Manchot, Melanie.

*1966, in DE
lebt und arbeitet in London
Studium an der New York University, USA und/and City University London, UK
und Royal College of Art, London, UK


Ausstellungen [Auswahl]:

2011 Einzelausstellung, “LEAP”, Video installation und/and Fotografie, Galerie m, Bochum, Germany
2011 Gruppenausstellung „Sex Drive“, Cantor Fitzgerald Gallery, Haverford, PA, USA
2010 Einzelausstellung „Celebration (Cyprus Street)“, The Whitechapel, Gallery, London, UK
2010 Gruppenausstellung, „Lets Dance“, MAC/VAL, Musee d’art contemporain de Val de Marne, Paris, France
2009 Gruppenausstellung, Thessaloniki Biennale 2: Art In Times Of Uncertainty, Thessaloniki, Greece
2009 Teilnahme an/participation in Nuit Blanche, Paris, France
2008 Einzelausstellung „May happiness knock you over“, Brighton Museum, UK

Celebration (Cyprus Street)

Date: 2010
Length: 10:20 min.
Format:  16:9
Specification: Colour, Sound


„Celebration (Cyprus Street)“ ist die Fortsetzung und zugleich der Höhepunkt einer Serie von Arbeiten, in denen sich Melanie Manchot mit den Zeugnissen historischer Gruppenporträtfotografie auseinandersetzt. Das Gruppenporträt diente in Malerei und Fotografie jahrhundertelang der Darstellung von gesellschaftlichen Beziehungsgeflechten, wobei das jeweils abgebildete urbane Umfeld entscheidend die Kontextualisierung des Gezeigten bestimmte. Dieses Prinzip greift Manchot in „Celebration“ auf. Während die Kamera fast beiläufig das bunte Treiben des Straßenfestes, das Manchot gemeinsam mit den Bewohnern organisiert hat, einfängt, hat der Betrachter Zeit, sich ein Bild von den Bewohnern der Straße zu machen. Die Häuser bleiben bei diesem Treiben Fassade und sind doch zugleich der über Jahrzehnte bestehende Hintergrund für diejenigen, die sich in und vor ihnen bewegen und der Straße ihre eigentliche Identität verleihen. Der Blick in den Mikrokosmos dieser Straße kulminiert schließlich in einem Gruppenporträt, für das sich die Bewohner nach und nach auf der Mitte der Straße versammeln, die Gesichter zur Kamera erhoben. So verharren sie einige Zeit in plötzlicher Ruhe und überlassen es der Kamera, sie – für diesen kurzen Moment des Porträts zum Kollektiv verbunden – als Dokument ihrer Zeit in ihrer Straße festzuhalten.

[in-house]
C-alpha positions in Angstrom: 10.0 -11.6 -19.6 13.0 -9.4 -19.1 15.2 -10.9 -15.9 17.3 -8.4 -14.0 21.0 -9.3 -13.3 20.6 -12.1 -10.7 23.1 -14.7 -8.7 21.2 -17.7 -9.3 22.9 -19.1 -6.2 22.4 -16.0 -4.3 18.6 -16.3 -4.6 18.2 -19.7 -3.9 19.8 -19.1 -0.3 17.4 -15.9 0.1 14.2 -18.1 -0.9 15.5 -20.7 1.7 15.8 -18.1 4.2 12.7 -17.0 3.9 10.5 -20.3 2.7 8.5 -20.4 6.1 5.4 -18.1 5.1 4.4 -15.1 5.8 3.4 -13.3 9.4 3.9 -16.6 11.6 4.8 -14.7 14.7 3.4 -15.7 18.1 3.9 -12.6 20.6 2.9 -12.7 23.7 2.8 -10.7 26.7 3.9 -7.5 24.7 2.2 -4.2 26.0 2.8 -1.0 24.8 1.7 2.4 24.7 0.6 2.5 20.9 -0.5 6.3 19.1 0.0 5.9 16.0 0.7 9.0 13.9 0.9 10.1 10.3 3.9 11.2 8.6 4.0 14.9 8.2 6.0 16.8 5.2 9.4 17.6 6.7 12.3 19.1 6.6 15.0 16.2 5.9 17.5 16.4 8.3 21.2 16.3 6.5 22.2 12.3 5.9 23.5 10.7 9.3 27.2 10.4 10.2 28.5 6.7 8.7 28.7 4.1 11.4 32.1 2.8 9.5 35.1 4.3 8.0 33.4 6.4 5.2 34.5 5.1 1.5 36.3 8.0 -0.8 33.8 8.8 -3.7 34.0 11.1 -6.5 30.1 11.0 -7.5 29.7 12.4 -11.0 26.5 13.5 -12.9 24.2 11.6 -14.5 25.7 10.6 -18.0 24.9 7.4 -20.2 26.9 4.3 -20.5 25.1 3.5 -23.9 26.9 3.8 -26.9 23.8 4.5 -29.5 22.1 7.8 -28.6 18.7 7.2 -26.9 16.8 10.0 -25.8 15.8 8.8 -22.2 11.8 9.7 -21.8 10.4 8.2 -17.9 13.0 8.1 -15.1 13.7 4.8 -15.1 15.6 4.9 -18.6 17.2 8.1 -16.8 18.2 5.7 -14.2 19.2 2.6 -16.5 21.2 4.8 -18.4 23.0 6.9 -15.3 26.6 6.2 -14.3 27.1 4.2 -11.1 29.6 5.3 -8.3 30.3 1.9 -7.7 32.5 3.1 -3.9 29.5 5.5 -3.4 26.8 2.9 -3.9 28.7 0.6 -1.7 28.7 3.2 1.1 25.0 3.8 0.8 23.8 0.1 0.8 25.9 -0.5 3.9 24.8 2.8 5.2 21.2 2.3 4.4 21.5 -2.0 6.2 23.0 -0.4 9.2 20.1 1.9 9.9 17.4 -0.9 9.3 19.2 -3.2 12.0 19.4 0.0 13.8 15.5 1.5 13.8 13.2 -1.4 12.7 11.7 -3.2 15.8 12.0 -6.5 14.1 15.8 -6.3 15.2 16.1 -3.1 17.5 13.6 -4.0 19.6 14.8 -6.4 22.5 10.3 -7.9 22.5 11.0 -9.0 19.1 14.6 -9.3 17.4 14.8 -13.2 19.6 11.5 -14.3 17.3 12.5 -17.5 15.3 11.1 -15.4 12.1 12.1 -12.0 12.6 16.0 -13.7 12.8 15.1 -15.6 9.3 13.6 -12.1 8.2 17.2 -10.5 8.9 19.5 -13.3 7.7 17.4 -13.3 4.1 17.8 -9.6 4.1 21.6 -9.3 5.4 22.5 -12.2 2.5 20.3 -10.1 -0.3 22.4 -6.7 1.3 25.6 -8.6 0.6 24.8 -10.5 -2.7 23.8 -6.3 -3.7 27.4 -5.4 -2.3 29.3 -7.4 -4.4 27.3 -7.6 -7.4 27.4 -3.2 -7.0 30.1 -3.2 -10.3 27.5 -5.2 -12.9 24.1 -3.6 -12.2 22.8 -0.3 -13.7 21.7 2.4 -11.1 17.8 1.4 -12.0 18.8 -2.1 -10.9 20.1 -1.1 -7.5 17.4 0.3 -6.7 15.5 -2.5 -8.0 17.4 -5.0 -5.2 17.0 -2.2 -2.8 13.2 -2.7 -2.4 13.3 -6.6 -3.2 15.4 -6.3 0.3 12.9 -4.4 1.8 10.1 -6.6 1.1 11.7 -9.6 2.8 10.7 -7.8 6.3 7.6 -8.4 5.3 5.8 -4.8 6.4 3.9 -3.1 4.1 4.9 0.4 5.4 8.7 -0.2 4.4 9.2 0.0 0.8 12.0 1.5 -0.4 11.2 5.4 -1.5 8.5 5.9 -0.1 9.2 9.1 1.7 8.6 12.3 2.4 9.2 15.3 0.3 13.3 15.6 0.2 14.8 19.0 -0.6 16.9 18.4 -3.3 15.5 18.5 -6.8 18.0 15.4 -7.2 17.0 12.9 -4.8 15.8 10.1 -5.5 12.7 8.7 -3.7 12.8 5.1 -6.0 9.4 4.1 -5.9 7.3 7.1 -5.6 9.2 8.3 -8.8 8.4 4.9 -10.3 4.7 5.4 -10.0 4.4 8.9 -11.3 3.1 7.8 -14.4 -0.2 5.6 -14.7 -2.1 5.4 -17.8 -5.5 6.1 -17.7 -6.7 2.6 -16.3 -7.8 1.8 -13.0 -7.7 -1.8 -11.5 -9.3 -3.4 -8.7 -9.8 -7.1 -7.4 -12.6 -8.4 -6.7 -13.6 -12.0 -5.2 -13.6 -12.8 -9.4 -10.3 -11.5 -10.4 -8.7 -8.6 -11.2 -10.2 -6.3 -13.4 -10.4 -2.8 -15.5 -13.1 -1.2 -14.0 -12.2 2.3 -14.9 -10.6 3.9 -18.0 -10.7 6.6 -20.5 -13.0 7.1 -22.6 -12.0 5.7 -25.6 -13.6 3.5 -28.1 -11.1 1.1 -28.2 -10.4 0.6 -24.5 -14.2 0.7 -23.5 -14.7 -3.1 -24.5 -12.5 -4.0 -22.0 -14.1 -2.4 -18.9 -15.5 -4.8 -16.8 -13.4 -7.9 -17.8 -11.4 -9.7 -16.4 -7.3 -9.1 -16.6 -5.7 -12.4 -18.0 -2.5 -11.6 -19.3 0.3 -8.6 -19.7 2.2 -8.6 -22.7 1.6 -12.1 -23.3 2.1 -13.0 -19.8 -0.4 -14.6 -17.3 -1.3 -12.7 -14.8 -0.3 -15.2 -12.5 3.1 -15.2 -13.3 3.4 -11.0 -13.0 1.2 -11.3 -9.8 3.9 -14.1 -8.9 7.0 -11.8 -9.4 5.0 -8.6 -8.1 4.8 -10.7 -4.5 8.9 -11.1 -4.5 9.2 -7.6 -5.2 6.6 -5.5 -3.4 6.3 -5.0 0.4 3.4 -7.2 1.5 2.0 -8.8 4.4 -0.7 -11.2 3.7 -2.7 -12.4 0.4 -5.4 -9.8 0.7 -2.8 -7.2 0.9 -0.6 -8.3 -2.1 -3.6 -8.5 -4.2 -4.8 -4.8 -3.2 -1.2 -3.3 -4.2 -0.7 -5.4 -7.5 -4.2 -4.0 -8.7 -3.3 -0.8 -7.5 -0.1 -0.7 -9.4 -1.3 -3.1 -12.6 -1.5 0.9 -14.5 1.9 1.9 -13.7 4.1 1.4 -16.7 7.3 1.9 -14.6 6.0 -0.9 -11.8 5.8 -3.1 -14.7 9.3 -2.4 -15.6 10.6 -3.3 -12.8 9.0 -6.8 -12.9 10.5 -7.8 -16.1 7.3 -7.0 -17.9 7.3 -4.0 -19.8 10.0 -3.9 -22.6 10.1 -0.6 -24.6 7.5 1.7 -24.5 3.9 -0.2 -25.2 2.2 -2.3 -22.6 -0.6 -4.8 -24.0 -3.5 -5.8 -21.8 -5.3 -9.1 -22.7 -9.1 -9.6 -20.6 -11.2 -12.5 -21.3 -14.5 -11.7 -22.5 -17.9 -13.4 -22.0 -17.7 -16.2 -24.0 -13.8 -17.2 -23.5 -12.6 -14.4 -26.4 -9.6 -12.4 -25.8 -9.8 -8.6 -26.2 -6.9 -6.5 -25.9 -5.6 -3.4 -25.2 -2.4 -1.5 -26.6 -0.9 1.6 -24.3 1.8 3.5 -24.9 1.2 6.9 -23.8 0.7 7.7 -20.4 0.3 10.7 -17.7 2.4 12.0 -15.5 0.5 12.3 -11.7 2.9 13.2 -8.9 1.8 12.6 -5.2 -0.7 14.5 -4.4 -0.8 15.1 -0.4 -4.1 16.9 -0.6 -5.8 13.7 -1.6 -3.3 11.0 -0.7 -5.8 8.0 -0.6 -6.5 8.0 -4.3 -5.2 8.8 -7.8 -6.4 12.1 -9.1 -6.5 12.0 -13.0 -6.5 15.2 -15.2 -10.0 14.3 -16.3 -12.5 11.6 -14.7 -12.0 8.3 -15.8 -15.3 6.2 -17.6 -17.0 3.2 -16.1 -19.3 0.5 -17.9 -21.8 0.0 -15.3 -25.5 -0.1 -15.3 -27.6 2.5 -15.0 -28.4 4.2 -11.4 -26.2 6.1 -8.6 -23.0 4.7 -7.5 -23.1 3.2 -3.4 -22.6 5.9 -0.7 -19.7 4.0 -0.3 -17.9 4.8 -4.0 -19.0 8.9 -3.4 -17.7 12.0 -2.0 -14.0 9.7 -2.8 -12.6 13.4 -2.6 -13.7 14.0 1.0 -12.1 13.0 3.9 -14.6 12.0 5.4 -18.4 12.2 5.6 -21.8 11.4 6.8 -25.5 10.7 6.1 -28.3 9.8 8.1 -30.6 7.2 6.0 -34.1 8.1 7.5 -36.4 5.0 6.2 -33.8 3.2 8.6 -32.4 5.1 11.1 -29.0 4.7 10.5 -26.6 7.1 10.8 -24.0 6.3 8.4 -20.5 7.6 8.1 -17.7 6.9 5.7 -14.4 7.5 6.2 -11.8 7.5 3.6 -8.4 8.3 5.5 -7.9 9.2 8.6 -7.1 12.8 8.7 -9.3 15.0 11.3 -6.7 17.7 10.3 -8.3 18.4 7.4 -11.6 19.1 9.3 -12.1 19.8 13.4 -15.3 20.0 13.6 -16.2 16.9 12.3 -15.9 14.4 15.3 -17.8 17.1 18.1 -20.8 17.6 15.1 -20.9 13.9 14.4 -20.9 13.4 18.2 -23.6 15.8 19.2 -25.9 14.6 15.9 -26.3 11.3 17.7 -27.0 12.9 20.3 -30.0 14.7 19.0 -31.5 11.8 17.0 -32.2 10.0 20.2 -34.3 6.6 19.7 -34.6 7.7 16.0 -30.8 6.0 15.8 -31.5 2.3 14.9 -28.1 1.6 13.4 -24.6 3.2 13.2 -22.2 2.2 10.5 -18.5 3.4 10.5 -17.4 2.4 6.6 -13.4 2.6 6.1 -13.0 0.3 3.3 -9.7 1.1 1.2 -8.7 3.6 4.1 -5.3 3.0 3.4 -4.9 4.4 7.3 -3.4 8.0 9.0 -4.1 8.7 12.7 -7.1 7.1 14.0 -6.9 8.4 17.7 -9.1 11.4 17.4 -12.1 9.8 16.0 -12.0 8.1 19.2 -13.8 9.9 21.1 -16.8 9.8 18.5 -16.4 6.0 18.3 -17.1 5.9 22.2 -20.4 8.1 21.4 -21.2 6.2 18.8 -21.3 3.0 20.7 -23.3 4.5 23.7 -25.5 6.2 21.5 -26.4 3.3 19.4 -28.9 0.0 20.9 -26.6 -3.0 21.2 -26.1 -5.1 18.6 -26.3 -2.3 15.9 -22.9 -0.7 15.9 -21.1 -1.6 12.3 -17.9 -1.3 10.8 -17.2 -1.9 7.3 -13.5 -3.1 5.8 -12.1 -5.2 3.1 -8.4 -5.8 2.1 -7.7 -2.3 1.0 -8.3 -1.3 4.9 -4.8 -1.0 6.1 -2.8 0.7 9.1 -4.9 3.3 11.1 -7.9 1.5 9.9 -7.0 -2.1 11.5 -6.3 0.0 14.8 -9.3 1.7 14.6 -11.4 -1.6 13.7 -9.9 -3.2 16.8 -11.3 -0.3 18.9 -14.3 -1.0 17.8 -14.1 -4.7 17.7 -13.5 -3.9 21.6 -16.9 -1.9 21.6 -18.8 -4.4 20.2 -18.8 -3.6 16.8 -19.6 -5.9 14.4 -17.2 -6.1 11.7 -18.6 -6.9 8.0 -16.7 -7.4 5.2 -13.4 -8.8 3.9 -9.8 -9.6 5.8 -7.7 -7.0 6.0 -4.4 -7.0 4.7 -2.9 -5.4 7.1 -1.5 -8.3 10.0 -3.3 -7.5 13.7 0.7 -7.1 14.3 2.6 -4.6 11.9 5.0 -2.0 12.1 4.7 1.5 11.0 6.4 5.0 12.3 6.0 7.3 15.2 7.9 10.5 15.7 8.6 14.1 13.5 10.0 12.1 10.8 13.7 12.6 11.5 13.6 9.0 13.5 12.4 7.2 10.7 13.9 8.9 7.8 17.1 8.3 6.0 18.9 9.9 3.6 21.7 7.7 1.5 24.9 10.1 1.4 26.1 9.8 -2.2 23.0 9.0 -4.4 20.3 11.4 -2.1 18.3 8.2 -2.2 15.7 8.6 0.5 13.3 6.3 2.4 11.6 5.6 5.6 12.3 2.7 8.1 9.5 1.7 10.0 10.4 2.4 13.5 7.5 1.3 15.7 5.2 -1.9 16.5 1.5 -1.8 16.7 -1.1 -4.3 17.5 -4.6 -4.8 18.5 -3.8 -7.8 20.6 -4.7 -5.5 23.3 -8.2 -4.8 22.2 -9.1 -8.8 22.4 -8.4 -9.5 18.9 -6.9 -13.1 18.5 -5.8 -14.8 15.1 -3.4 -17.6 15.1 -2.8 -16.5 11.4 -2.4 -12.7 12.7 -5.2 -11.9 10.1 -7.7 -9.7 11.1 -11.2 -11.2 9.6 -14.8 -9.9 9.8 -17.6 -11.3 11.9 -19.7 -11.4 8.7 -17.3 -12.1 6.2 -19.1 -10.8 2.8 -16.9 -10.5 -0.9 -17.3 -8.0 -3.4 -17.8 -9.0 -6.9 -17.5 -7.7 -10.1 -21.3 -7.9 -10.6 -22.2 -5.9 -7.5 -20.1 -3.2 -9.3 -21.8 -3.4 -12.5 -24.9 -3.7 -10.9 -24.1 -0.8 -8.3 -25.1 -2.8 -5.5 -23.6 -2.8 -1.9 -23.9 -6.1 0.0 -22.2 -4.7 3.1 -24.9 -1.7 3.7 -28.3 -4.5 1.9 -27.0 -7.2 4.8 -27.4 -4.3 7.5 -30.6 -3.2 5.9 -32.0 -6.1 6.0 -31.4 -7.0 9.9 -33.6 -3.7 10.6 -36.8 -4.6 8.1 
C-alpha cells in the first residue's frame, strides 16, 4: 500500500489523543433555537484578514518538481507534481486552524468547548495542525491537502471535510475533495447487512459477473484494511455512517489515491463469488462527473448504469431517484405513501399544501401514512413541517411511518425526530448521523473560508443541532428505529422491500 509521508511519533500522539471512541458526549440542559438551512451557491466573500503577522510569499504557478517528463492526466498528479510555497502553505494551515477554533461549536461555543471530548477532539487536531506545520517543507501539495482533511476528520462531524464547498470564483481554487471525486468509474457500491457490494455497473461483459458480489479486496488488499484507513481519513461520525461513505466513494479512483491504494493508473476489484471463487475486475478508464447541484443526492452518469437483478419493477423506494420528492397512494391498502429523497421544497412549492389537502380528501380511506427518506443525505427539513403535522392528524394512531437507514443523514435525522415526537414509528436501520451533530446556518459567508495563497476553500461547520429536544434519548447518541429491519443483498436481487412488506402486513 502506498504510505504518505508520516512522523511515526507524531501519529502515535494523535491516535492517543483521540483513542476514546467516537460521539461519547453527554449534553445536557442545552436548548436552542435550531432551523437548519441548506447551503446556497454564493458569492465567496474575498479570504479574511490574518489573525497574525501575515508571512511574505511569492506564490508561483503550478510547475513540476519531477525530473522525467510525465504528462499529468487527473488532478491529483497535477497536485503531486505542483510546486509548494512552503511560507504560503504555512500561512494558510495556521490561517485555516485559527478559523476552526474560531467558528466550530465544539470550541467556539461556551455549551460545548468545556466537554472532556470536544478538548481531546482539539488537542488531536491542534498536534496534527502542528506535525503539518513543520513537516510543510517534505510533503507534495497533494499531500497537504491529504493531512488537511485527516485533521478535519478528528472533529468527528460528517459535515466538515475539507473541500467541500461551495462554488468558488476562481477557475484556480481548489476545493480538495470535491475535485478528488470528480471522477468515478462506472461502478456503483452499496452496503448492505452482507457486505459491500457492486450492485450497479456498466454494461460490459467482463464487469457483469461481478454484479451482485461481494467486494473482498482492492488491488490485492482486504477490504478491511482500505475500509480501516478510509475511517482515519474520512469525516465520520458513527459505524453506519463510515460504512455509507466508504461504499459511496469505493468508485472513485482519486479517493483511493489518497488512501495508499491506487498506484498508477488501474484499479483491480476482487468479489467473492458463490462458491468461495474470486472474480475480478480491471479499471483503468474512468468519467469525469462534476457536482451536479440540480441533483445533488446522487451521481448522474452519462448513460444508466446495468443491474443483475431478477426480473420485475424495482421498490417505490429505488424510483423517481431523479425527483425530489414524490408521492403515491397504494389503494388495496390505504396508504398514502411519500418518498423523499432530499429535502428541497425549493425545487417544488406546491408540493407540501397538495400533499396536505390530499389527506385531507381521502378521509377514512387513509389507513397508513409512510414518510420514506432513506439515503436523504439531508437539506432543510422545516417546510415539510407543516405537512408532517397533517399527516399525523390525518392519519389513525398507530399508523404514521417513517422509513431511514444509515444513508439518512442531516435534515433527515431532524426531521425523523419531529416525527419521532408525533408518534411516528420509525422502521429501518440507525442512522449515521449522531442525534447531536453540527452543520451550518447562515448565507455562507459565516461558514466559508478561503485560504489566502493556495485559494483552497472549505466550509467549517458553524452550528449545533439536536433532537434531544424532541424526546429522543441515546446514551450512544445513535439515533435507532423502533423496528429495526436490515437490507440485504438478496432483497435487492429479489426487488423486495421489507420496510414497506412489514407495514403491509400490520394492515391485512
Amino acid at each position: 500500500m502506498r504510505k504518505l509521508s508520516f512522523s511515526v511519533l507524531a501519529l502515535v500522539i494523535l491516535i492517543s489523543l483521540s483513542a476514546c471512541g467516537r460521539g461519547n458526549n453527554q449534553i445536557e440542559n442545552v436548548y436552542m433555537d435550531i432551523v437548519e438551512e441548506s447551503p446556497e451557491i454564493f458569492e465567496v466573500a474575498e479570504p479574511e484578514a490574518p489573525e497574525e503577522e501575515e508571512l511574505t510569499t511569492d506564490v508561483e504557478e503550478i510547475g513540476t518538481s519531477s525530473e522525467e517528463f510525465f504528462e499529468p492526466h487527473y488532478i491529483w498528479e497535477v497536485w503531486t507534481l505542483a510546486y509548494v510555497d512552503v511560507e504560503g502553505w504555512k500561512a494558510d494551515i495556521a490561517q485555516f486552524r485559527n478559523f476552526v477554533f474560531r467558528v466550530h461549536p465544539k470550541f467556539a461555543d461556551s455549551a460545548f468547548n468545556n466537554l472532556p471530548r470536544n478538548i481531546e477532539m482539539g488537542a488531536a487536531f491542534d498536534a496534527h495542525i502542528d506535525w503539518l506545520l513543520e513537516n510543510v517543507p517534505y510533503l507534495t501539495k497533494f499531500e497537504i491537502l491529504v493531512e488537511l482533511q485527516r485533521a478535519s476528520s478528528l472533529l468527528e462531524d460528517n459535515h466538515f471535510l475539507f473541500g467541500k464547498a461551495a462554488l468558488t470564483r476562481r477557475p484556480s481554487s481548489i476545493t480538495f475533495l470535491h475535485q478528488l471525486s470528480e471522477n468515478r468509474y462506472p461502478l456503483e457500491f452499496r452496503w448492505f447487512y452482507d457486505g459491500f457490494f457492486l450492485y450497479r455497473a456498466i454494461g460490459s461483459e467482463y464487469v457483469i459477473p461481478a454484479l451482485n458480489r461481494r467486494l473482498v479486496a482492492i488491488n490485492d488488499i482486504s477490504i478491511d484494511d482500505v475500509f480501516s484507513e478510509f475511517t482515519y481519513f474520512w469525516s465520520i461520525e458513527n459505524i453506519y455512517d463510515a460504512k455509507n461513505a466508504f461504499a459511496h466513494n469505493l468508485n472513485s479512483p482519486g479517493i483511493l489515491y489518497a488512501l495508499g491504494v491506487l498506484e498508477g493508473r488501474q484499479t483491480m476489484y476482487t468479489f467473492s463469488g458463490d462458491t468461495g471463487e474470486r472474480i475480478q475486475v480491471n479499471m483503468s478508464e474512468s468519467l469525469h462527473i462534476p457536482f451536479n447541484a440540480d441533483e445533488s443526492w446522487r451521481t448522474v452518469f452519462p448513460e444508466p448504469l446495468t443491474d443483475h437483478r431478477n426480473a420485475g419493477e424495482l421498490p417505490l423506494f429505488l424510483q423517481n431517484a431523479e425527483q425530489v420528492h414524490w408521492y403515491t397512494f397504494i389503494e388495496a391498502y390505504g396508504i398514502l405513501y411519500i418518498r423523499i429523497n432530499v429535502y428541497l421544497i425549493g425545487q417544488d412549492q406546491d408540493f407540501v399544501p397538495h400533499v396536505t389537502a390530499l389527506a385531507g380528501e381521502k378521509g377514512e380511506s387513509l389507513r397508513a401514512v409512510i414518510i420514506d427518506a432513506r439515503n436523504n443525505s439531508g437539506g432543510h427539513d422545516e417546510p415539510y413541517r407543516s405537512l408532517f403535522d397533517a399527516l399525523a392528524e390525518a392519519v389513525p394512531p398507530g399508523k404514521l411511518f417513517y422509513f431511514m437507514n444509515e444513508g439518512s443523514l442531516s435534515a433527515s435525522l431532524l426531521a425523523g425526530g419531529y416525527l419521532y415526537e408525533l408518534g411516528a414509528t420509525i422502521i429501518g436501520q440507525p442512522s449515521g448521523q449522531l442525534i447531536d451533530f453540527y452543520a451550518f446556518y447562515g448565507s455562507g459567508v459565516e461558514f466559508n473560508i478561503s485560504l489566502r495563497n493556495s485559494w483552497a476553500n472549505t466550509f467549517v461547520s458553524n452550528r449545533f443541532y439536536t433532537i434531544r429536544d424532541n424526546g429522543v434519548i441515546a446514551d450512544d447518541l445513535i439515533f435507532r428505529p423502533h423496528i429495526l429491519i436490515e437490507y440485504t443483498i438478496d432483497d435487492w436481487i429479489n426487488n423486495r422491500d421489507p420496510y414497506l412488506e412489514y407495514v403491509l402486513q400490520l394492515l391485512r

Celebration (Cyprus Street) is commissioned by Film and Video Umbrella and funded by Film London (Digital Archive Film Fund) and Arts Council England.




► 1. Your video has been chosen among over 1700 festival entries to participate in Videonale 13. How central is the video medium to your overall artistic production? Is it complimentary to other media you use or do you work exclusively with video?


My practice encompasses video, film and photography and each of these three media is employed for their specific language and methodologies. Hence, across my work, the characteristics of these respective media often extend the meaning of a project, for example through the histories they reference or the aesthetic framework they might set up. Decisions on how to make a piece of work come mainly through what the work seems to demand, how to find the most interesting and concise translations and responses to a question or a set of problems. Across different projects, the practice keeps investigating relations between still and moving imagery, between those three forms of generating an image or a sequence of images.


► 2. Is there a particular theme, concept or problem your art addresses the most?


There are a number of recurring and overlapping themes in the work. The extended project of portraiture is a central concern and the practice continually investigates what portraiture can achieve in this highly mediated moment in time.  To me, portraiture as a themе is partly defined by its own failures, or rather its struggle to articulate a position between an outdated essentialism and postmodern forms of portraiture. In this context, performativity is an important strategy for my practice in order to activate the relations inherent in the process of making an image with and of subjects.


In some ways I started using video as a way to question photographic portraiture, to challenge the condensation that occurs within photography through the dimensions of time and movement, through gesture. As mentioned above, a lot of the practice plays, more or less directly, with the relations between still and moving imagery. This applies particularly to the work shown in Videonale 13: Celebration (Cyprus Street). The project is based on my interest in vernacular group portraits that were taken throughout the last century at street celebration that took place across the East End of London, where I live and work.  The piece is filmed as a continuous tracking shot on 35mm film-stock and centеrs around the very moment when a group of residents comes together for a portrait photograph in the middle of the street.  The filmed portrait never becomes 'still' but approaches a sense of condensation, a brief stilling of the continuum - before the (quasi photographic) moment breaks and movement re-animates the scenario.


► 3.What artists do you relate to or find significant for your own art-making?


This is always such a difficult question for me as it keeps changing over time. Recently - and currently - I am particularly interested in:

Andy Warhol Films (always and forever), Bruce Nauman, Fiona Tan, Francis Alÿs, Pierre Huyghe, Phil Collins, Roni Horn.